Biodegradable Artificial Muscles: A Sustainable Approach to Robotics

HTML Subheadings:

Introduction: Artificial Muscles and Their Environmental Impact

Sustainability in Soft Robotics: A Collaborative Effort

Designing a Biodegradable Artificial Muscle: HASEL


Introduction: Artificial Muscles and Their Environmental Impact

Artificial muscles are an advancing technology that could potentially make robots function like living organisms. These muscles offer new possibilities for how robots can interact with the world, from enhancing physical abilities in older individuals to aiding in search-and-rescue operations. However, it’s important to consider the environmental impact of using artificial muscles.

Sustainability in Soft Robotics: A Collaborative Effort

A team of international researchers from the Max Planck Institute for Intelligent Systems (MPI-IS), Johannes Kepler University (JKU), and the University of Colorado (CU Boulder) has brought the topic of sustainability in soft robotics into focus. Their collaboration led to the development of a fully biodegradable artificial muscle made of gelatin, oil, and bioplastics. This innovative technology was used to create a robotic gripper, which has potential applications in single-use scenarios like waste collection. Importantly, these artificial muscles can be disposed of in municipal compost bins and fully biodegrade within six months.

“We recognize the need for sustainable materials in the field of soft robotics. Biodegradable parts could offer a sustainable solution, especially for single-use applications such as medical operations, search-and-rescue missions, and handling hazardous substances. Instead of ending up in landfills, robots of the future could become compost for future plant growth,” says Ellen Rumley, a visiting scientist from CU Boulder who worked on the project.

Designing a Biodegradable Artificial Muscle: HASEL

The research team developed a biodegradable artificial muscle called HASEL, which is driven by electricity. HASELs are essentially oil-filled plastic pouches with electrodes on either side. When a high voltage is applied, charges build up on the electrodes, causing the oil to move away and resulting in the contraction of the pouch, mimicking the movement of a real muscle. The key to HASELs’ functionality is using electrical insulators for the materials composing the pouch and the oil to withstand the high electrical stresses generated by the charged electrodes.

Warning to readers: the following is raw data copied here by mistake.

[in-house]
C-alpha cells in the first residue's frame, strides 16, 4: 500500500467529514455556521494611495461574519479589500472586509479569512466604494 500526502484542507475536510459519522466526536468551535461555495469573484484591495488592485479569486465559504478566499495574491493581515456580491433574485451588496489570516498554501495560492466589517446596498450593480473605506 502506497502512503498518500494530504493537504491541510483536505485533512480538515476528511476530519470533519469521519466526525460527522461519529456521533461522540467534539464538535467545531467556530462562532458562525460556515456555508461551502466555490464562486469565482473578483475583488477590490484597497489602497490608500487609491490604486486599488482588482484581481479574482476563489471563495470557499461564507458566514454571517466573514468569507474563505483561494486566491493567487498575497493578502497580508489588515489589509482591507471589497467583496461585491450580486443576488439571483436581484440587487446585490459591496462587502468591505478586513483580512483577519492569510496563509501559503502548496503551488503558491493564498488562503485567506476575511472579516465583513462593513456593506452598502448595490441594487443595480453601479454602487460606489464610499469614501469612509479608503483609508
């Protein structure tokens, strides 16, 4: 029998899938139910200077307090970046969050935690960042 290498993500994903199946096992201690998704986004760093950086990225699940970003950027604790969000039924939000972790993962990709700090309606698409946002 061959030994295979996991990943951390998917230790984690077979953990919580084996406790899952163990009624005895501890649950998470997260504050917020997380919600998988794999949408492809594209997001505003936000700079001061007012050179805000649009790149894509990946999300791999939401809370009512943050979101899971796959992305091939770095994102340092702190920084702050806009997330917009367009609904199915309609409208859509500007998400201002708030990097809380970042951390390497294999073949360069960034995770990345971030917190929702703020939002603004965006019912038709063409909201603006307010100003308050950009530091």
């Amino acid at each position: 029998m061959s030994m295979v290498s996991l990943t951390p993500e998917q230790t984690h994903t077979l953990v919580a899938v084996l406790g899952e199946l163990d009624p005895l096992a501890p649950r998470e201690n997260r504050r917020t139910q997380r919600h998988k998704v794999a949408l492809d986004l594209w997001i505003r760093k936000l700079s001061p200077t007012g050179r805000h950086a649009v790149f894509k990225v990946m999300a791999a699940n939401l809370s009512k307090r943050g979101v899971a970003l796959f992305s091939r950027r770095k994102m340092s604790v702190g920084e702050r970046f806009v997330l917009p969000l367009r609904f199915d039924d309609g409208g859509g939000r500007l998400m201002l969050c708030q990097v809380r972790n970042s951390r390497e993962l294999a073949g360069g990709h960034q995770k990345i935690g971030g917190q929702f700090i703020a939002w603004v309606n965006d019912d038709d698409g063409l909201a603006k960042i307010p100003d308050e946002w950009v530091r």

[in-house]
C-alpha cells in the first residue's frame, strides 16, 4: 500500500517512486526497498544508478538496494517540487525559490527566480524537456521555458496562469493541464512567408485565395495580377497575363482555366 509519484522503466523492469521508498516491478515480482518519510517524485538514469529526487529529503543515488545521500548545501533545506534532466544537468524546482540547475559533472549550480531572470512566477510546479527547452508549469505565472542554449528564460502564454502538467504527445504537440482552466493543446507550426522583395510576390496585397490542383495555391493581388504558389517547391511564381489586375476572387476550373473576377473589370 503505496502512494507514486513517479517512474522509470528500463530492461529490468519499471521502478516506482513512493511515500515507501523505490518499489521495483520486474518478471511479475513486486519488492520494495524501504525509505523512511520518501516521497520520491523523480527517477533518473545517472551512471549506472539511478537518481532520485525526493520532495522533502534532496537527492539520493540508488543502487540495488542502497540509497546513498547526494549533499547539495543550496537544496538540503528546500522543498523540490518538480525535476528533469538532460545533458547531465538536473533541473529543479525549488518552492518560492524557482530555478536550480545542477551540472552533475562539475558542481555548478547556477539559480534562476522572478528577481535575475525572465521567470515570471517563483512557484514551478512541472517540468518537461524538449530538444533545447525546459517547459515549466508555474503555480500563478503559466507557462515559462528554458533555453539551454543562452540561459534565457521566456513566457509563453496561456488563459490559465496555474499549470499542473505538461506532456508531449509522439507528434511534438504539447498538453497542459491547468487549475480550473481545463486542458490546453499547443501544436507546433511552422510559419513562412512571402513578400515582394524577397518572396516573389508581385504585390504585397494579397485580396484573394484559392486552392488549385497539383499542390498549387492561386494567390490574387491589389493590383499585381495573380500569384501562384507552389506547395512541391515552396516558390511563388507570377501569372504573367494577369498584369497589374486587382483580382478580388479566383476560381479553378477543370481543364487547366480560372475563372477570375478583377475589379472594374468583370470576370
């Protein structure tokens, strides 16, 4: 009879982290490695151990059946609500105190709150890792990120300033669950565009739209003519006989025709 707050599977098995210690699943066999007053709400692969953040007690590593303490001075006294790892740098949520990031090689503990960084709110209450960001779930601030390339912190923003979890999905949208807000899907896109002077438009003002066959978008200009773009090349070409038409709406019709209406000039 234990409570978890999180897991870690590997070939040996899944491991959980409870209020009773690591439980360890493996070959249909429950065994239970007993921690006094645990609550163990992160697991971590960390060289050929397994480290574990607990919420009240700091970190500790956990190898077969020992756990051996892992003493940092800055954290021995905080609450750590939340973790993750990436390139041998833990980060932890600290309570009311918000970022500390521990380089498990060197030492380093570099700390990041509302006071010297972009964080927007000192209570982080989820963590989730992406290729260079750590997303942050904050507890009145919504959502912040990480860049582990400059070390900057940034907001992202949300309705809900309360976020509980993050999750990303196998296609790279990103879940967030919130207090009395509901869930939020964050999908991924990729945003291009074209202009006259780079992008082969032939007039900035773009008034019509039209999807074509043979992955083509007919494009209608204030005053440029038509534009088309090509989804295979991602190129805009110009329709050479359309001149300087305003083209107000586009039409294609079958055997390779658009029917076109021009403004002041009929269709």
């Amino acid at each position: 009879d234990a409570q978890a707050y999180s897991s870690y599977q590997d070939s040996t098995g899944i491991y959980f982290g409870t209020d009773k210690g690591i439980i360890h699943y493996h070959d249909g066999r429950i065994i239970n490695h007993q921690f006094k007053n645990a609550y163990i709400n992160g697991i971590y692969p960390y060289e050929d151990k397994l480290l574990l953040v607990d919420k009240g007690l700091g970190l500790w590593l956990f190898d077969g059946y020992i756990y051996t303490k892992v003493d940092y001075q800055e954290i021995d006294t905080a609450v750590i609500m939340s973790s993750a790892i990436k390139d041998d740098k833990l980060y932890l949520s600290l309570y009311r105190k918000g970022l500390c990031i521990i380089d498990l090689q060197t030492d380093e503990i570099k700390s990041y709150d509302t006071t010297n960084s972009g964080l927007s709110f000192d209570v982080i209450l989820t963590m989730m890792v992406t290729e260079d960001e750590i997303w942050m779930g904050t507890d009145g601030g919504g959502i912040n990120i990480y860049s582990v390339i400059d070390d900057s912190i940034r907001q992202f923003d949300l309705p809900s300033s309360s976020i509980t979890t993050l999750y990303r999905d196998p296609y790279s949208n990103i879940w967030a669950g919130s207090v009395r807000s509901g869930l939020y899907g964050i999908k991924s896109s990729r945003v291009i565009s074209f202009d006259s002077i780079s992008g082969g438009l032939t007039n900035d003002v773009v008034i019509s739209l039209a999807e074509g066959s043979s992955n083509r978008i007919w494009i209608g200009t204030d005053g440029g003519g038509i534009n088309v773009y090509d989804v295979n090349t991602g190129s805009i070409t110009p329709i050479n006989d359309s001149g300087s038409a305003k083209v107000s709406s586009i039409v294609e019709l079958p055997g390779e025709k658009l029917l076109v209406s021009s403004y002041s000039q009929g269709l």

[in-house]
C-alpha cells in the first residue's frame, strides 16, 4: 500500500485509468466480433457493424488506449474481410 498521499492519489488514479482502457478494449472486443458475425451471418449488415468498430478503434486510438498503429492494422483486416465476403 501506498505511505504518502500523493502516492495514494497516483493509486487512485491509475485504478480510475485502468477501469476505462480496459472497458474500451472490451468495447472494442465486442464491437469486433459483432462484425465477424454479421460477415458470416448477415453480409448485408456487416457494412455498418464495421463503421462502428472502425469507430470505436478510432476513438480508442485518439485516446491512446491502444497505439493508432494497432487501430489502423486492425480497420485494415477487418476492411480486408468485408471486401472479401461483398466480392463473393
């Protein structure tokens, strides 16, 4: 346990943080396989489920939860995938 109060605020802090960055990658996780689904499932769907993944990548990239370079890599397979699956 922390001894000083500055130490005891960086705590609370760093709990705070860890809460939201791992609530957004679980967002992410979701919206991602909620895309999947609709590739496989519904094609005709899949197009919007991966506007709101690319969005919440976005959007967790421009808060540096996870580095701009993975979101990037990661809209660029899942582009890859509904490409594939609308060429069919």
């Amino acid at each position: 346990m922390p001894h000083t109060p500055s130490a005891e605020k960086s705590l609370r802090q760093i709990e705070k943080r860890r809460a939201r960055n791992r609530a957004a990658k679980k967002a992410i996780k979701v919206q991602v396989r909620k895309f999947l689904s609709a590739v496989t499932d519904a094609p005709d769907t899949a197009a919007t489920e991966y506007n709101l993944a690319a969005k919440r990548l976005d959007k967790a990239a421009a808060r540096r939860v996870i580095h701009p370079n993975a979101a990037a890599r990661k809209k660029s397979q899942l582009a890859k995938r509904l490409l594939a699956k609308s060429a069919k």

One of the challenges faced by the team was creating a conductive, soft, and fully biodegradable electrode. The researchers at Johannes Kepler University developed a recipe using a mixture of gelatin and salts, which could be directly cast onto the HASEL muscles. This formulation is easily integrated into various types of electrically driven systems and serves as a foundation for future biodegradable applications.

Finding suitable biodegradable plastics was another crucial step. The engineers focused on properties like degradation rate and mechanical strength, but also had to ensure electrical insulation, a requirement for HASELs operating at high voltage levels. Fortunately, some bioplastics displayed good material compatibility with gelatin electrodes and provided sufficient electrical insulation. HASELs made from a specific material combination even demonstrated durability through 100,000 actuation cycles at several thousand Volts without any sign of electrical failure or performance loss. These biodegradable muscles are comparable in performance to non-biodegradable alternatives, a significant development in promoting sustainability in artificial muscle technology.

“Our outstanding results with this new material system will incentivize the robotics community to consider biodegradable materials when building robots. Hopefully, our success with bio-plastics will inspire other material scientists to develop new materials with optimized electrical performance,” adds Ellen Rumley.

The research project undertaken by the team represents a significant step towards a paradigm shift in soft robotics. Using biodegradable materials for artificial muscles is just the beginning of a sustainable future for robotic technology.

Source link

Stay in the Loop

Get the daily email from AI Headliner that makes reading the news actually enjoyable. Join our mailing list to stay in the loop to stay informed, for free.

Latest stories

You might also like...